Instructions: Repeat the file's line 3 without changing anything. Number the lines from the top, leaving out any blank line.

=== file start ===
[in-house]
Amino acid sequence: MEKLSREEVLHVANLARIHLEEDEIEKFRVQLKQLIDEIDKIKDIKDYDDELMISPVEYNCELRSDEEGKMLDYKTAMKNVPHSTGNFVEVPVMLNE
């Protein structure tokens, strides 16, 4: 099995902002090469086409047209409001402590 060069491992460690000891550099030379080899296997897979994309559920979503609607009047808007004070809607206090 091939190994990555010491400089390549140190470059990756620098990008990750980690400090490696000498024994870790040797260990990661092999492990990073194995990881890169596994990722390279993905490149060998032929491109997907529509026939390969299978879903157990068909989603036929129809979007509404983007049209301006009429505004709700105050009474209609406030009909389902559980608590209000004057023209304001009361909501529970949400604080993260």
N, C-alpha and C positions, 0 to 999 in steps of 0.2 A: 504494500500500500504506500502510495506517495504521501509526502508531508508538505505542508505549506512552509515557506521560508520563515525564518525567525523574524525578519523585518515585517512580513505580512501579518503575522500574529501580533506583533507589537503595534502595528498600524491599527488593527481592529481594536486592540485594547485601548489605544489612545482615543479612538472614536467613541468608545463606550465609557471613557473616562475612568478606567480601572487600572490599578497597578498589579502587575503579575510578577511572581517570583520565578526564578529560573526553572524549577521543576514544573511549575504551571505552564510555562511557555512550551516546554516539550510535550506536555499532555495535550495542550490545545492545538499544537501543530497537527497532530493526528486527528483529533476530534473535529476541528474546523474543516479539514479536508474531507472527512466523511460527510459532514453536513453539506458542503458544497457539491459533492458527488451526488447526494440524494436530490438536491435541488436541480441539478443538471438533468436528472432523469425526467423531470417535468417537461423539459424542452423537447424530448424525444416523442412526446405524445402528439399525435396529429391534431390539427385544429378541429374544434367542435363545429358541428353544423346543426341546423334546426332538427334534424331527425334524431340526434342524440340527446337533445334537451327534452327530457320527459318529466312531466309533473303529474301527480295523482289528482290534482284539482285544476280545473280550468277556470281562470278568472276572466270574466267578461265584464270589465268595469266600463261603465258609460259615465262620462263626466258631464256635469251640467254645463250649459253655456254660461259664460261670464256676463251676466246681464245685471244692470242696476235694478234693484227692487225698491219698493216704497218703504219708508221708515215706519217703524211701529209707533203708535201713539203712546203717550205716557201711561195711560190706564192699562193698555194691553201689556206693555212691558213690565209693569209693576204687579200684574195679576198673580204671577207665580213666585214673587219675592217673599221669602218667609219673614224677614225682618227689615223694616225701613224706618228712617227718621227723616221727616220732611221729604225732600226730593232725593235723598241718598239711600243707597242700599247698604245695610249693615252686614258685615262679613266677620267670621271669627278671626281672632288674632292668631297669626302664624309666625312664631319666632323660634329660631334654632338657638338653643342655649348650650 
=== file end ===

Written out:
């Protein structure tokens, strides 16, 4: 099995902002090469086409047209409001402590 060069491992460690000891550099030379080899296997897979994309559920979503609607009047808007004070809607206090 091939190994990555010491400089390549140190470059990756620098990008990750980690400090490696000498024994870790040797260990990661092999492990990073194995990881890169596994990722390279993905490149060998032929491109997907529509026939390969299978879903157990068909989603036929129809979007509404983007049209301006009429505004709700105050009474209609406030009909389902559980608590209000004057023209304001009361909501529970949400604080993260």